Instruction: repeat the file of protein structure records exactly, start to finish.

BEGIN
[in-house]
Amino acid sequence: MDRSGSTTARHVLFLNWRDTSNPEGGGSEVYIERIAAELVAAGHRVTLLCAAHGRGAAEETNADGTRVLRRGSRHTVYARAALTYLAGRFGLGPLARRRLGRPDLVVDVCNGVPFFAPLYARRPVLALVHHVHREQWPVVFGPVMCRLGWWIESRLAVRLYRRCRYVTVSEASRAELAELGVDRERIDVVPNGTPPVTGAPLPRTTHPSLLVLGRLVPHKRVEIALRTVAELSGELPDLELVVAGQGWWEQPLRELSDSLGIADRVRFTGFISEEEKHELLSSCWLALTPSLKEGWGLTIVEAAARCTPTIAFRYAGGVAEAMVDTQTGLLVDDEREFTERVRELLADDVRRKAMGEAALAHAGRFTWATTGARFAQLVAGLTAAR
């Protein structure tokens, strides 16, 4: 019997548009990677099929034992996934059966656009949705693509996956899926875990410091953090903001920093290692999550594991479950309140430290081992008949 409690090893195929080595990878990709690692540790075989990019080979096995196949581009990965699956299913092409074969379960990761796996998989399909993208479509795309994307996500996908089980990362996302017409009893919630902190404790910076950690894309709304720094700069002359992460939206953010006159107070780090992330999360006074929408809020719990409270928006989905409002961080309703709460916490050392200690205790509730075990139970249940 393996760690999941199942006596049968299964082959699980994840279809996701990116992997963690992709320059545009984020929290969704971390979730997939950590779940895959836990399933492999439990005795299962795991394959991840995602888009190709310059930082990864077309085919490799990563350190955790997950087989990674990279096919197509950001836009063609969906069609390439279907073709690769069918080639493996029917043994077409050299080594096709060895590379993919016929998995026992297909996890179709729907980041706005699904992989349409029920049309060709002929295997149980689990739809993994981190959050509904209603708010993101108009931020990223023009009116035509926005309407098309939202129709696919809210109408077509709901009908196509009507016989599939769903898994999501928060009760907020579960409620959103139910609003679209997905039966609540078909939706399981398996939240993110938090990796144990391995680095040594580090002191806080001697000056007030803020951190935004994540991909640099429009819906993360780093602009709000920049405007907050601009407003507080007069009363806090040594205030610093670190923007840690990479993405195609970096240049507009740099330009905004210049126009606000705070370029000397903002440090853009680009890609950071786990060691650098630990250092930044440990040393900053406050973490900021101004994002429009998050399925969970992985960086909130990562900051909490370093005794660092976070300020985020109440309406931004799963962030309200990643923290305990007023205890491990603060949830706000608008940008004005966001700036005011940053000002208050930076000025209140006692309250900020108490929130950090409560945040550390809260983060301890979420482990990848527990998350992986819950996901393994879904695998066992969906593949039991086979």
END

[in-house]
Amino acid sequence: MDRSGSTTARHVLFLNWRDTSNPEGGGSEVYIERIAAELVAAGHRVTLLCAAHGRGAAEETNADGTRVLRRGSRHTVYARAALTYLAGRFGLGPLARRRLGRPDLVVDVCNGVPFFAPLYARRPVLALVHHVHREQWPVVFGPVMCRLGWWIESRLAVRLYRRCRYVTVSEASRAELAELGVDRERIDVVPNGTPPVTGAPLPRTTHPSLLVLGRLVPHKRVEIALRTVAELSGELPDLELVVAGQGWWEQPLRELSDSLGIADRVRFTGFISEEEKHELLSSCWLALTPSLKEGWGLTIVEAAARCTPTIAFRYAGGVAEAMVDTQTGLLVDDEREFTERVRELLADDVRRKAMGEAALAHAGRFTWATTGARFAQLVAGLTAAR
């Protein structure tokens, strides 16, 4: 019997548009990677099929034992996934059966656009949705693509996956899926875990410091953090903001920093290692999550594991479950309140430290081992008949 409690090893195929080595990878990709690692540790075989990019080979096995196949581009990965699956299913092409074969379960990761796996998989399909993208479509795309994307996500996908089980990362996302017409009893919630902190404790910076950690894309709304720094700069002359992460939206953010006159107070780090992330999360006074929408809020719990409270928006989905409002961080309703709460916490050392200690205790509730075990139970249940 393996760690999941199942006596049968299964082959699980994840279809996701990116992997963690992709320059545009984020929290969704971390979730997939950590779940895959836990399933492999439990005795299962795991394959991840995602888009190709310059930082990864077309085919490799990563350190955790997950087989990674990279096919197509950001836009063609969906069609390439279907073709690769069918080639493996029917043994077409050299080594096709060895590379993919016929998995026992297909996890179709729907980041706005699904992989349409029920049309060709002929295997149980689990739809993994981190959050509904209603708010993101108009931020990223023009009116035509926005309407098309939202129709696919809210109408077509709901009908196509009507016989599939769903898994999501928060009760907020579960409620959103139910609003679209997905039966609540078909939706399981398996939240993110938090990796144990391995680095040594580090002191806080001697000056007030803020951190935004994540991909640099429009819906993360780093602009709000920049405007907050601009407003507080007069009363806090040594205030610093670190923007840690990479993405195609970096240049507009740099330009905004210049126009606000705070370029000397903002440090853009680009890609950071786990060691650098630990250092930044440990040393900053406050973490900021101004994002429009998050399925969970992985960086909130990562900051909490370093005794660092976070300020985020109440309406931004799963962030309200990643923290305990007023205890491990603060949830706000608008940008004005966001700036005011940053000002208050930076000025209140006692309250900020108490929130950090409560945040550390809260983060301890979420482990990848527990998350992986819950996901393994879904695998066992969906593949039991086979």